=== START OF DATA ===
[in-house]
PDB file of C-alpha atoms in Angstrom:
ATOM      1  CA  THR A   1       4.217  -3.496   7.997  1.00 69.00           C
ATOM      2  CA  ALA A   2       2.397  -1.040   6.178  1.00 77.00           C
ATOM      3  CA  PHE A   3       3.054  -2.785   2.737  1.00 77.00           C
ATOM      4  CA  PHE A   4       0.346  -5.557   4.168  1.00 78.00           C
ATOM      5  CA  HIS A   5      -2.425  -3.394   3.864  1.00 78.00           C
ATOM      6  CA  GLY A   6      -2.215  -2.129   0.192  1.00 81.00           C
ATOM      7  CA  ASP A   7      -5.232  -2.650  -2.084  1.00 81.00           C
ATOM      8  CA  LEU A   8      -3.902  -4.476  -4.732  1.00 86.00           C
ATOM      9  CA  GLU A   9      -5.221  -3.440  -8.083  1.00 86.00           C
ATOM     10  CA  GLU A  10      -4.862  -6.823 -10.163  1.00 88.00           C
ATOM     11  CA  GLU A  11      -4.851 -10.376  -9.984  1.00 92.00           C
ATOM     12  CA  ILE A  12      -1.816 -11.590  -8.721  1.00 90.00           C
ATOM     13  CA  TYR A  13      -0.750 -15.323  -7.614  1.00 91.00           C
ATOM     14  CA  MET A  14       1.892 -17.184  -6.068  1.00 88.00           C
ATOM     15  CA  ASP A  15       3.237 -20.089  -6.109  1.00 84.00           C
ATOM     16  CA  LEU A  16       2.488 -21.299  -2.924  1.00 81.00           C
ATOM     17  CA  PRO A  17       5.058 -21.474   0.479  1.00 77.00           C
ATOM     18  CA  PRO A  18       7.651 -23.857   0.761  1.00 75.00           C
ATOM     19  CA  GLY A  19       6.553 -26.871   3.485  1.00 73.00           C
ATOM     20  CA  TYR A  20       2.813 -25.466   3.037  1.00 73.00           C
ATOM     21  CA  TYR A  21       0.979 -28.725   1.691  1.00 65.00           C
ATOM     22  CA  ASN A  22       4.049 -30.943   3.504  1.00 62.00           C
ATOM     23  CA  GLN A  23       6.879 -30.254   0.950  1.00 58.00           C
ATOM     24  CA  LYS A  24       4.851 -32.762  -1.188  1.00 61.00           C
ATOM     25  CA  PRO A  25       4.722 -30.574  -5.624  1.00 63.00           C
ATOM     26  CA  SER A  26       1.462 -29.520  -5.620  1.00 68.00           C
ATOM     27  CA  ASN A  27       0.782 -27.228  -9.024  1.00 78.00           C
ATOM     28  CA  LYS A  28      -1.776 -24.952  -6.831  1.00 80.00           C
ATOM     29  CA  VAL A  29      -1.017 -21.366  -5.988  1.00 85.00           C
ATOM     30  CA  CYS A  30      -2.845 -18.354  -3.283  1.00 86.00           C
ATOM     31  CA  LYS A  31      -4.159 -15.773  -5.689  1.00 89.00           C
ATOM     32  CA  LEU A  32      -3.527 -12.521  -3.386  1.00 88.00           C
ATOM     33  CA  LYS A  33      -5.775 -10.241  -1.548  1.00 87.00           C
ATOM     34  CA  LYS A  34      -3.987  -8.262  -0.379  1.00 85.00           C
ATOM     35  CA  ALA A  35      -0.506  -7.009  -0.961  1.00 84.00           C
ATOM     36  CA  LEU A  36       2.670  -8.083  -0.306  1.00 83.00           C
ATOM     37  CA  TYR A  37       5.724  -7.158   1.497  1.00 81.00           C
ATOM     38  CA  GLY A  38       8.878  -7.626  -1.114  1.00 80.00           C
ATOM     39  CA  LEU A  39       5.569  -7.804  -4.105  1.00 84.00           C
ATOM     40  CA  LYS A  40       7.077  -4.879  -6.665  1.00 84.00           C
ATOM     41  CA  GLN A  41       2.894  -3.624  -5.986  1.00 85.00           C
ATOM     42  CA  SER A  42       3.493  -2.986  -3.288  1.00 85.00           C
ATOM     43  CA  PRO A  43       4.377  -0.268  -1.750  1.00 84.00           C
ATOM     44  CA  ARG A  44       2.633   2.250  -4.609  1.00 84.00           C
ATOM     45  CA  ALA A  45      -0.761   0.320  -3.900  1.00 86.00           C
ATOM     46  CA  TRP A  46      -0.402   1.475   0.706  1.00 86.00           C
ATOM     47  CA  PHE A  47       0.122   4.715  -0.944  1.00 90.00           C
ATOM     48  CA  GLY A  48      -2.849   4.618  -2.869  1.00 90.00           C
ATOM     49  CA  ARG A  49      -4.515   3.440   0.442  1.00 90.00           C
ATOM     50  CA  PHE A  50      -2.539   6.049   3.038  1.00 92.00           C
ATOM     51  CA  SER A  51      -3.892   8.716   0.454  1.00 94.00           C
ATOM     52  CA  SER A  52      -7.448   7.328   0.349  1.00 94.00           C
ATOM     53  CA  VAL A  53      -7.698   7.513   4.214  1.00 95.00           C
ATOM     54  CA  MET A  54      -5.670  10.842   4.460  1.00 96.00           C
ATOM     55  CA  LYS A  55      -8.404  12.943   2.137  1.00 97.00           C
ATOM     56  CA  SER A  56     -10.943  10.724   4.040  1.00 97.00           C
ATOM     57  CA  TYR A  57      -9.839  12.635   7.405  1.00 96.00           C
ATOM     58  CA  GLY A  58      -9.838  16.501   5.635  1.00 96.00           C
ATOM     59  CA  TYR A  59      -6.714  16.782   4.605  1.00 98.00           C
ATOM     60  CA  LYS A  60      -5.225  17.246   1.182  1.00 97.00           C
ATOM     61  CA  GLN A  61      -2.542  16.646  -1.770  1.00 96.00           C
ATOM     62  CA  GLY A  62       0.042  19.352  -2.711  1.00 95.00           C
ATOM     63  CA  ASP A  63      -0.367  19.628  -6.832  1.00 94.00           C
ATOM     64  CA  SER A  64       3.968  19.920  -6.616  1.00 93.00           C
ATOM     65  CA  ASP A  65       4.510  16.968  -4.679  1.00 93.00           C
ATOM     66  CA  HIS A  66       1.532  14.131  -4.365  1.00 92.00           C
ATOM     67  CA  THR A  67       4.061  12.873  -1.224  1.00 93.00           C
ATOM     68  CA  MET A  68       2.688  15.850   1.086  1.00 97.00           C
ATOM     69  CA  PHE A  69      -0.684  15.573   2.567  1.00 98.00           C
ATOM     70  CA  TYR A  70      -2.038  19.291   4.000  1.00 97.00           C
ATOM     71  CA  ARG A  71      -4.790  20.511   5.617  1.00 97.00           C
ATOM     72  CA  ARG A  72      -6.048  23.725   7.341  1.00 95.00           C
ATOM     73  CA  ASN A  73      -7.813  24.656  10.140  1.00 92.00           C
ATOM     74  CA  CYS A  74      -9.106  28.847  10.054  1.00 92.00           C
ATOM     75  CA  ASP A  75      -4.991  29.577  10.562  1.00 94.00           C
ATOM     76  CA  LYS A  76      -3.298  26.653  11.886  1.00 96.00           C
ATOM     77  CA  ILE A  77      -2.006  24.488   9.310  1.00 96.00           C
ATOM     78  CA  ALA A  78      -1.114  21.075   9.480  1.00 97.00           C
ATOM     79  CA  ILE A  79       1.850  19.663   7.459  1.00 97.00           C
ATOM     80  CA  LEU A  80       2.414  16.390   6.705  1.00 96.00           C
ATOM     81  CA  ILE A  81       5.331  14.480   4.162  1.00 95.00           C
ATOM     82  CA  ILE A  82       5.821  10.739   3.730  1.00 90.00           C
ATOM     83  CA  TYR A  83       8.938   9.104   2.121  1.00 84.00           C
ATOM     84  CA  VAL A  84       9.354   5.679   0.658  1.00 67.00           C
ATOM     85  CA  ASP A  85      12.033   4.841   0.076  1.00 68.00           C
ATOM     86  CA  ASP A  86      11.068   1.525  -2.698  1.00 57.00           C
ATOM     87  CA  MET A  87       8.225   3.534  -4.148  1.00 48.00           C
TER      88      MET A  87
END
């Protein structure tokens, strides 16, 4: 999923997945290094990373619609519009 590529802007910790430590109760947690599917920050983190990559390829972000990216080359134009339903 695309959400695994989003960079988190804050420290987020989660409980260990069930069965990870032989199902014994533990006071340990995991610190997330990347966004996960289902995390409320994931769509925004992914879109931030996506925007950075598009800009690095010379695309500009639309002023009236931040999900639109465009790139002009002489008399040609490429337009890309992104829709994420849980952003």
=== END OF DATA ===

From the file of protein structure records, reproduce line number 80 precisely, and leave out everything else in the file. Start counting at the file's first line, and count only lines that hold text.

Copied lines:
ATOM     78  CA  ALA A  78      -1.114  21.075   9.480  1.00 97.00           C